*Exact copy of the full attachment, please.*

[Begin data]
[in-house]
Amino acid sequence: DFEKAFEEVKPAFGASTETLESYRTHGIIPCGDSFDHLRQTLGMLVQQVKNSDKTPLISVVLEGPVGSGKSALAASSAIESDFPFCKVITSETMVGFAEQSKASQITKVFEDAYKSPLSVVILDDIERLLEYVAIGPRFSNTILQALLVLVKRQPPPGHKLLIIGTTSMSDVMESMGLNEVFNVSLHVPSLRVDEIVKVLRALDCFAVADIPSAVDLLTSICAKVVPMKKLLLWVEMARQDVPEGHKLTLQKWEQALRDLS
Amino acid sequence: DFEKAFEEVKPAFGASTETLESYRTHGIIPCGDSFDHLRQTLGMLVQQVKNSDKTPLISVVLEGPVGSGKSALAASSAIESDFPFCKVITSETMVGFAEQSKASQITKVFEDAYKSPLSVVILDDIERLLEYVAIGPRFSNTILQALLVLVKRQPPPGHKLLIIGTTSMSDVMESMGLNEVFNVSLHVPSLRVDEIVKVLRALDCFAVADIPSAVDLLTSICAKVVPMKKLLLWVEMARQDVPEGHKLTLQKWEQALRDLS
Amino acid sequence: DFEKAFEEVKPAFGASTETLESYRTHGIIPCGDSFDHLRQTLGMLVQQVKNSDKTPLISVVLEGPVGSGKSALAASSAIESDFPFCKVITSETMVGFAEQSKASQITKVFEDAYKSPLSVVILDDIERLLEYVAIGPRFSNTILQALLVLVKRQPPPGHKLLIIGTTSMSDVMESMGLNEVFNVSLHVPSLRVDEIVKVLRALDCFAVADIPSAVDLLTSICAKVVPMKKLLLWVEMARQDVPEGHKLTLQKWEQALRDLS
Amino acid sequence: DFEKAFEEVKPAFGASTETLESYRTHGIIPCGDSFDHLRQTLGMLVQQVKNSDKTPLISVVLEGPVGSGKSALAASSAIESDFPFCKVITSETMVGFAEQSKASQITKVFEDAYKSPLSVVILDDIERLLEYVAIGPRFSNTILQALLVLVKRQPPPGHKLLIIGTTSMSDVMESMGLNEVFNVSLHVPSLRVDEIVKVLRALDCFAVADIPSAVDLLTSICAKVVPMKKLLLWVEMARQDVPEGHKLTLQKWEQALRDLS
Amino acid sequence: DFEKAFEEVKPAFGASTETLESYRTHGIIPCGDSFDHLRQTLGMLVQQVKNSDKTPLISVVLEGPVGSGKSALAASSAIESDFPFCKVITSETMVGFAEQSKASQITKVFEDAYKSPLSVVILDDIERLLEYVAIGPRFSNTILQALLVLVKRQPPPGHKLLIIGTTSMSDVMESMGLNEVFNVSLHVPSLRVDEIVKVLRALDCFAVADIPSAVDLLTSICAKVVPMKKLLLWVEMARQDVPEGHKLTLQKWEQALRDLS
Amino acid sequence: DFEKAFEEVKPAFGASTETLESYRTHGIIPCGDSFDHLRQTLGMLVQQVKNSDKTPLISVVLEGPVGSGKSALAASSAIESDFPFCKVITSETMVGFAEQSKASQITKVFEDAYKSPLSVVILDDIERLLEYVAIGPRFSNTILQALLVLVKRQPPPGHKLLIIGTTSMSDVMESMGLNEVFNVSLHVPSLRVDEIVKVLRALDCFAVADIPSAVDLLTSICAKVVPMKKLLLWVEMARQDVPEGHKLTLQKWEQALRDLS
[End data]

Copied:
[in-house]
Amino acid sequence: DFEKAFEEVKPAFGASTETLESYRTHGIIPCGDSFDHLRQTLGMLVQQVKNSDKTPLISVVLEGPVGSGKSALAASSAIESDFPFCKVITSETMVGFAEQSKASQITKVFEDAYKSPLSVVILDDIERLLEYVAIGPRFSNTILQALLVLVKRQPPPGHKLLIIGTTSMSDVMESMGLNEVFNVSLHVPSLRVDEIVKVLRALDCFAVADIPSAVDLLTSICAKVVPMKKLLLWVEMARQDVPEGHKLTLQKWEQALRDLS
Amino acid sequence: DFEKAFEEVKPAFGASTETLESYRTHGIIPCGDSFDHLRQTLGMLVQQVKNSDKTPLISVVLEGPVGSGKSALAASSAIESDFPFCKVITSETMVGFAEQSKASQITKVFEDAYKSPLSVVILDDIERLLEYVAIGPRFSNTILQALLVLVKRQPPPGHKLLIIGTTSMSDVMESMGLNEVFNVSLHVPSLRVDEIVKVLRALDCFAVADIPSAVDLLTSICAKVVPMKKLLLWVEMARQDVPEGHKLTLQKWEQALRDLS
Amino acid sequence: DFEKAFEEVKPAFGASTETLESYRTHGIIPCGDSFDHLRQTLGMLVQQVKNSDKTPLISVVLEGPVGSGKSALAASSAIESDFPFCKVITSETMVGFAEQSKASQITKVFEDAYKSPLSVVILDDIERLLEYVAIGPRFSNTILQALLVLVKRQPPPGHKLLIIGTTSMSDVMESMGLNEVFNVSLHVPSLRVDEIVKVLRALDCFAVADIPSAVDLLTSICAKVVPMKKLLLWVEMARQDVPEGHKLTLQKWEQALRDLS
Amino acid sequence: DFEKAFEEVKPAFGASTETLESYRTHGIIPCGDSFDHLRQTLGMLVQQVKNSDKTPLISVVLEGPVGSGKSALAASSAIESDFPFCKVITSETMVGFAEQSKASQITKVFEDAYKSPLSVVILDDIERLLEYVAIGPRFSNTILQALLVLVKRQPPPGHKLLIIGTTSMSDVMESMGLNEVFNVSLHVPSLRVDEIVKVLRALDCFAVADIPSAVDLLTSICAKVVPMKKLLLWVEMARQDVPEGHKLTLQKWEQALRDLS
Amino acid sequence: DFEKAFEEVKPAFGASTETLESYRTHGIIPCGDSFDHLRQTLGMLVQQVKNSDKTPLISVVLEGPVGSGKSALAASSAIESDFPFCKVITSETMVGFAEQSKASQITKVFEDAYKSPLSVVILDDIERLLEYVAIGPRFSNTILQALLVLVKRQPPPGHKLLIIGTTSMSDVMESMGLNEVFNVSLHVPSLRVDEIVKVLRALDCFAVADIPSAVDLLTSICAKVVPMKKLLLWVEMARQDVPEGHKLTLQKWEQALRDLS
Amino acid sequence: DFEKAFEEVKPAFGASTETLESYRTHGIIPCGDSFDHLRQTLGMLVQQVKNSDKTPLISVVLEGPVGSGKSALAASSAIESDFPFCKVITSETMVGFAEQSKASQITKVFEDAYKSPLSVVILDDIERLLEYVAIGPRFSNTILQALLVLVKRQPPPGHKLLIIGTTSMSDVMESMGLNEVFNVSLHVPSLRVDEIVKVLRALDCFAVADIPSAVDLLTSICAKVVPMKKLLLWVEMARQDVPEGHKLTLQKWEQALRDLS